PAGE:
Following a court order and congressional directive under the Comprehensive Environmental Response, Compensation, and Liability Act (CERCLA), the U.S. Environmental Protection Agency (EPA) is proposing new requirements for owners and operators of certain classes of hard rock mines and mineral processing facilities.
Owners and operators of facilities subject to the proposed rule would be required to notify the EPA that they are subject to the rule; calculate a level of financial responsibility for their facility using a formula provided in the rule (and provide supporting documentation for the calculation); obtain a financial responsibility instrument, or qualify to self-assure, for the amount of financial responsibility if that option is adopted in the final rule; demonstrate they have obtained such evidence of financial responsibility; and update and maintain financial responsibility until the EPA releases the owner or operator from the CERCLA section 108(b) regulations.
The financial responsibility instruments required by the rule would cover all types of CERCLA section 107 liabilities: response costs, natural resource damages and health assessment costs. The formula includes components for each of these categories. The funds assured for would be available for any future response action, natural resource damages or health assessment costs, regardless of the particular formula input values. Because CERCLA section 108(b) is a stand-alone financial responsibility authority, the rule does not include technical requirements for the operation or closure of mines.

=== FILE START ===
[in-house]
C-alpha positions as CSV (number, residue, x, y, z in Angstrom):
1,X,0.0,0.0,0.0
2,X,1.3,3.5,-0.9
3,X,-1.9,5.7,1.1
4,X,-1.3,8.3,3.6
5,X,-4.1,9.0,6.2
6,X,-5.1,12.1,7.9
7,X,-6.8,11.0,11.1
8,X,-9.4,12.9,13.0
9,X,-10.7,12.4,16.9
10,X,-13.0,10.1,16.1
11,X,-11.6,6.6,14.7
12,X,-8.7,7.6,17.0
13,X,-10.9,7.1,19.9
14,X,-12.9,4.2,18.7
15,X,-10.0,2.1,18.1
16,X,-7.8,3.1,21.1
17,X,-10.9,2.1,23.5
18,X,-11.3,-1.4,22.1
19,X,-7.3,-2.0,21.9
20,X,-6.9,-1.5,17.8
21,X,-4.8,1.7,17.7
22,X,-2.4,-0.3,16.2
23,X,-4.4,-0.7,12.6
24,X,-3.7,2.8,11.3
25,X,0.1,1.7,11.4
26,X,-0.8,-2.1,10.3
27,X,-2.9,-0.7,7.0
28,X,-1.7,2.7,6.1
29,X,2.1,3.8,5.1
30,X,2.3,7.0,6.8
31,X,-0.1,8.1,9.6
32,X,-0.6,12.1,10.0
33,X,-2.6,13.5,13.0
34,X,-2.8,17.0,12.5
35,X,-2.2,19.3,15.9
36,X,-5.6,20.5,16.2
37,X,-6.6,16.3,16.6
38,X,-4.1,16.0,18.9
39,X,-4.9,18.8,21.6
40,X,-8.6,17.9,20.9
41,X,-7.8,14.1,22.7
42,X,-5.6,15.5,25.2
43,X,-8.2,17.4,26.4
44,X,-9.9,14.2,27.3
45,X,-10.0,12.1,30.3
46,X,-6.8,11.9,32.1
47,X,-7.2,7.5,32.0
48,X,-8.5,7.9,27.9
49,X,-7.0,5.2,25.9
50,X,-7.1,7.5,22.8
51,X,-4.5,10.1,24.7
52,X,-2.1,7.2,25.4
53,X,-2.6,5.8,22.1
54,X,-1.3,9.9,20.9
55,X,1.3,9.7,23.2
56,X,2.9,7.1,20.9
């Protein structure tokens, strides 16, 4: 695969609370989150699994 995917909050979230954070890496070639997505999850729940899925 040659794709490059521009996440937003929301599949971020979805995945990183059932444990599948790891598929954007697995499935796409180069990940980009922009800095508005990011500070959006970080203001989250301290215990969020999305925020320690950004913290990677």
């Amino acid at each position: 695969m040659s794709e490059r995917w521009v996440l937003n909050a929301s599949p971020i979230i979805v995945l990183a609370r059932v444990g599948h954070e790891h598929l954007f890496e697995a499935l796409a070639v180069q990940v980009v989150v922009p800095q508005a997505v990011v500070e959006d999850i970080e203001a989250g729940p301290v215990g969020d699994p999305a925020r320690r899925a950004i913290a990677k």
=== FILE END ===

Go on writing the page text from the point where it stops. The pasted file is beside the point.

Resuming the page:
The National Mining Association (NMA) expressed alarm and said it disregards serious flaws raised by industry experts and financial institutions. The agency introduced its proposed rule and offered an inadequate 60-day comment period on an entirely brand-new federal program, despite significant concerns voiced by states, Congress and industry, as well as repeated requests to thoughtfully consider the economic ramifications of the rule, NMA said.
“This rule is unnecessary, redundant and poorly constructed, and exemplifies all the problems of rushed rulemaking from an outgoing administration,” said NMA President and CEO Hal Quinn. “Current programs already address the risks of mining and mineral processing sites, and prevent these sites from becoming a Superfund liability, rendering this rule unnecessary.”
Throughout the process, the EPA has conducted little to no consultation with actual experts from the mining sector or financial institutions, the NMA said. The predictable result is a faulty rule that overstates potential risks and liabilities of modern mining facilities, and duplicates successful state and federal regulatory programs, leaving an exorbitant price tag on an already comprehensively regulated industry, it added.
A pre-publication version of the rule is available for review here.
A pre-publication version of the Regulatory Determination Notice for additional industries may be viewed at here.